Kamworks to expand solar energy generation

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Investments in solar panels helps reduce electricity expenses and reduces air pollution. Reuters

Homegrown solar energy company Kamworks is looking to provide more Cambodians with the opportunity to produce solar energy from their very own homes.  
 
The company has for two years been offering rural families the opportunity to swap their car battery-powered electrical systems, which are expensive and cumbersome, with solar panels.
 
Mitigating high upfront costs, hundreds of farmers were given the opportunity to pay off their solar panels in installments, a model unique to Kamworks that may soon be introduced in the city.
 
“We understand that people in the rural areas, especially poor farmers, are not able to access electricity due to financial limitations. So we launched this service to let them have solar panel-generated electricity” Kamworks project manager Alexander Belters said yesterday. “Next, we want to focus on solar home systems for Phnom Penh residents because we want them to save electricity by using clean energy,” Mr. Belters added.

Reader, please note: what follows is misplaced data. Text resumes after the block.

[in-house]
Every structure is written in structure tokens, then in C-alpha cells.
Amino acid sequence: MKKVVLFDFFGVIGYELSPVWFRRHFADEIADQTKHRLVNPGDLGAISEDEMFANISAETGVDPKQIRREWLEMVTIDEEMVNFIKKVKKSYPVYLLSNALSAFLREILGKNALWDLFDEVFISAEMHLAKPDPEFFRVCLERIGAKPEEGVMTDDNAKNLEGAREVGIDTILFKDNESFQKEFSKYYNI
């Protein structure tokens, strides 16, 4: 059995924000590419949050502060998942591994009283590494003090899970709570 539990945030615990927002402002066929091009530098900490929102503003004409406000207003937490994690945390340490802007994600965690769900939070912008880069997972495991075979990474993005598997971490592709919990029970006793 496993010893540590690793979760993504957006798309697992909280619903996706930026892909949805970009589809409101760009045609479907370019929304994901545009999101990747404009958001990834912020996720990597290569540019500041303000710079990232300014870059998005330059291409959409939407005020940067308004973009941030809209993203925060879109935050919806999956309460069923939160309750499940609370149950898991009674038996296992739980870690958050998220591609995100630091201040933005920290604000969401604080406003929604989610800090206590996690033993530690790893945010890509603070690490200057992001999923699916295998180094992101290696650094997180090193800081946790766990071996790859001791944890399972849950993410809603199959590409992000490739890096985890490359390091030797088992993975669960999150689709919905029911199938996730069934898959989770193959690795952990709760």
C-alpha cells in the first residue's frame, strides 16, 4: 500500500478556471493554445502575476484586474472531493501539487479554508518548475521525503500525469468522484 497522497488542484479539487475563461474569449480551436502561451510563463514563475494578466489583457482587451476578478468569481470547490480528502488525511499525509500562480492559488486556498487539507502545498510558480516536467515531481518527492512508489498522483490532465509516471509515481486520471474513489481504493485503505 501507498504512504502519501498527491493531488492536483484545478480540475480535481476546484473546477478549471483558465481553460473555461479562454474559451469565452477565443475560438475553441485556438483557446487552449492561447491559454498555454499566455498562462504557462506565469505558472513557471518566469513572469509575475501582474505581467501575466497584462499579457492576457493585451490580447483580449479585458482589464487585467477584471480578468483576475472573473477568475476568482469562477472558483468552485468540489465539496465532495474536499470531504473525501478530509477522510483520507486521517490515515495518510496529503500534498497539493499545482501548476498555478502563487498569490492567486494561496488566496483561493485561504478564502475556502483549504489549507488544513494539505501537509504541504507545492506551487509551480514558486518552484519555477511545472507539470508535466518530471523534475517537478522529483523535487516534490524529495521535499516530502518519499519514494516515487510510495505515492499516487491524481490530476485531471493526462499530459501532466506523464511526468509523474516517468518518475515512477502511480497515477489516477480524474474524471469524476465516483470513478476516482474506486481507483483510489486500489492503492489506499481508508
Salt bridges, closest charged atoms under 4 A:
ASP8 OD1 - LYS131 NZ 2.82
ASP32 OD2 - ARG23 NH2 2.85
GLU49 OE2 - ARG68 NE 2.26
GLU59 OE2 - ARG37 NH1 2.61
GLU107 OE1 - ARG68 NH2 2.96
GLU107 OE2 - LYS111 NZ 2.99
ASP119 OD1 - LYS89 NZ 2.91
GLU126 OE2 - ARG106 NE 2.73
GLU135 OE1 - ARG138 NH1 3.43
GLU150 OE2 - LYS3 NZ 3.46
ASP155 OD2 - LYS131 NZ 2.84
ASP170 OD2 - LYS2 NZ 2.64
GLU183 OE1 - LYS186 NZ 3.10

He explained that solar energy investment coupled with the unique installment payment scheme made the renewable energy source favorable, especially given the fact that the solar home systems last up to 25 years.
 
The Energy Ministry’s new and renewable energy deputy director Lieng Vuthy welcomed the initiative as the project would promote the use of cleaner energy.
 
“It is good because it helps farmers in the rural areas who have no power supply,” Mr. Vuthy said.
 
“Solar investment is getting a lot of attention because it helps reduce their electricity expenses and reduces air pollution.”
 
LMB (Cambodia) Group director-general Kong Pharith lauded the project as it also helped farmers do their jobs better.
 
“Farmers are interesting in using solar energy for their work on the form, and it’s good for business,” he said, adding that the project would also help reduce farmers’ expenses.
 
According to a Mekong Strategic Partners’ report titled “Switching On: Cambodia’s Path to Sustainable Energy Security,” which was released Friday, Cambodia is almost completely reliant on hydro and coal-fired power.
 
The report added that 74 percent of the country’s 1,569 megawatts of electricity was generated domestically, of which 927 megawatts came from hydroelectric dams, 368 megawatts from coal-fired plants and 218 megawatts from diesel-fired plants.

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